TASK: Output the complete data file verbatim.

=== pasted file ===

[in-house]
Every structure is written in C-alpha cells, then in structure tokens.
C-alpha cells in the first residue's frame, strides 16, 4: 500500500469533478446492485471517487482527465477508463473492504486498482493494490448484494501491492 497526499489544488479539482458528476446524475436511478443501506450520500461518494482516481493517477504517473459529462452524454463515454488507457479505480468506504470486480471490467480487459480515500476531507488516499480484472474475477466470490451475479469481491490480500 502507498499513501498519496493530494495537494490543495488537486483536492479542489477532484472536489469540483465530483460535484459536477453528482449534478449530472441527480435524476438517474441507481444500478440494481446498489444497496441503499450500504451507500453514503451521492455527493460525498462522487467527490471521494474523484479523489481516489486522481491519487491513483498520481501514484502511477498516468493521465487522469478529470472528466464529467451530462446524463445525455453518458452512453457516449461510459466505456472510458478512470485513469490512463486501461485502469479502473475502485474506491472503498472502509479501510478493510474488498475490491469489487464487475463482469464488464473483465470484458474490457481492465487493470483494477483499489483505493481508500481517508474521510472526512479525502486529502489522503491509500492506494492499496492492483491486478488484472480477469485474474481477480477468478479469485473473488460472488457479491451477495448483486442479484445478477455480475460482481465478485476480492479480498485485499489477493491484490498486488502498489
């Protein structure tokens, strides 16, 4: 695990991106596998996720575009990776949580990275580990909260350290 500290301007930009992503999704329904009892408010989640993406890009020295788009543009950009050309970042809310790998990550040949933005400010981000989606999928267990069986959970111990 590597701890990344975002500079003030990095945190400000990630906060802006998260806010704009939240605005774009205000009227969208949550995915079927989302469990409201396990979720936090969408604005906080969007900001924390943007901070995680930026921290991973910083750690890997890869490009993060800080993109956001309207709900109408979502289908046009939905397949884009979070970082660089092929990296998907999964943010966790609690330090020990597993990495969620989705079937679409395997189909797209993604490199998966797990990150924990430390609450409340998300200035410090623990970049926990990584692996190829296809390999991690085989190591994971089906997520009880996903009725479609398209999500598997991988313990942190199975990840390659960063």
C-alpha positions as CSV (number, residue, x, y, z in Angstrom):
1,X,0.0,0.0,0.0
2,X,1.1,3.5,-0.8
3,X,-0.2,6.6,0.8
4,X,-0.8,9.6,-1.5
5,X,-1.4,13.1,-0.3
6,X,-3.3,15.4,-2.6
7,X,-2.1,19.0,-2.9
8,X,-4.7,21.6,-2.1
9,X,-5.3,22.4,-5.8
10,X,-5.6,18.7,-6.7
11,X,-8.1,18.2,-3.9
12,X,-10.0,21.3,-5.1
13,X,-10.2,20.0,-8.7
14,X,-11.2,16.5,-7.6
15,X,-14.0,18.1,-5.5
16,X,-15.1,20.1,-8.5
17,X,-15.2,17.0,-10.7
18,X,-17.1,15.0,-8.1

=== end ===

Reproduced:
[in-house]
Every structure is written in C-alpha cells, then in structure tokens.
C-alpha cells in the first residue's frame, strides 16, 4: 500500500469533478446492485471517487482527465477508463473492504486498482493494490448484494501491492 497526499489544488479539482458528476446524475436511478443501506450520500461518494482516481493517477504517473459529462452524454463515454488507457479505480468506504470486480471490467480487459480515500476531507488516499480484472474475477466470490451475479469481491490480500 502507498499513501498519496493530494495537494490543495488537486483536492479542489477532484472536489469540483465530483460535484459536477453528482449534478449530472441527480435524476438517474441507481444500478440494481446498489444497496441503499450500504451507500453514503451521492455527493460525498462522487467527490471521494474523484479523489481516489486522481491519487491513483498520481501514484502511477498516468493521465487522469478529470472528466464529467451530462446524463445525455453518458452512453457516449461510459466505456472510458478512470485513469490512463486501461485502469479502473475502485474506491472503498472502509479501510478493510474488498475490491469489487464487475463482469464488464473483465470484458474490457481492465487493470483494477483499489483505493481508500481517508474521510472526512479525502486529502489522503491509500492506494492499496492492483491486478488484472480477469485474474481477480477468478479469485473473488460472488457479491451477495448483486442479484445478477455480475460482481465478485476480492479480498485485499489477493491484490498486488502498489
């Protein structure tokens, strides 16, 4: 695990991106596998996720575009990776949580990275580990909260350290 500290301007930009992503999704329904009892408010989640993406890009020295788009543009950009050309970042809310790998990550040949933005400010981000989606999928267990069986959970111990 590597701890990344975002500079003030990095945190400000990630906060802006998260806010704009939240605005774009205000009227969208949550995915079927989302469990409201396990979720936090969408604005906080969007900001924390943007901070995680930026921290991973910083750690890997890869490009993060800080993109956001309207709900109408979502289908046009939905397949884009979070970082660089092929990296998907999964943010966790609690330090020990597993990495969620989705079937679409395997189909797209993604490199998966797990990150924990430390609450409340998300200035410090623990970049926990990584692996190829296809390999991690085989190591994971089906997520009880996903009725479609398209999500598997991988313990942190199975990840390659960063």
C-alpha positions as CSV (number, residue, x, y, z in Angstrom):
1,X,0.0,0.0,0.0
2,X,1.1,3.5,-0.8
3,X,-0.2,6.6,0.8
4,X,-0.8,9.6,-1.5
5,X,-1.4,13.1,-0.3
6,X,-3.3,15.4,-2.6
7,X,-2.1,19.0,-2.9
8,X,-4.7,21.6,-2.1
9,X,-5.3,22.4,-5.8
10,X,-5.6,18.7,-6.7
11,X,-8.1,18.2,-3.9
12,X,-10.0,21.3,-5.1
13,X,-10.2,20.0,-8.7
14,X,-11.2,16.5,-7.6
15,X,-14.0,18.1,-5.5
16,X,-15.1,20.1,-8.5
17,X,-15.2,17.0,-10.7
18,X,-17.1,15.0,-8.1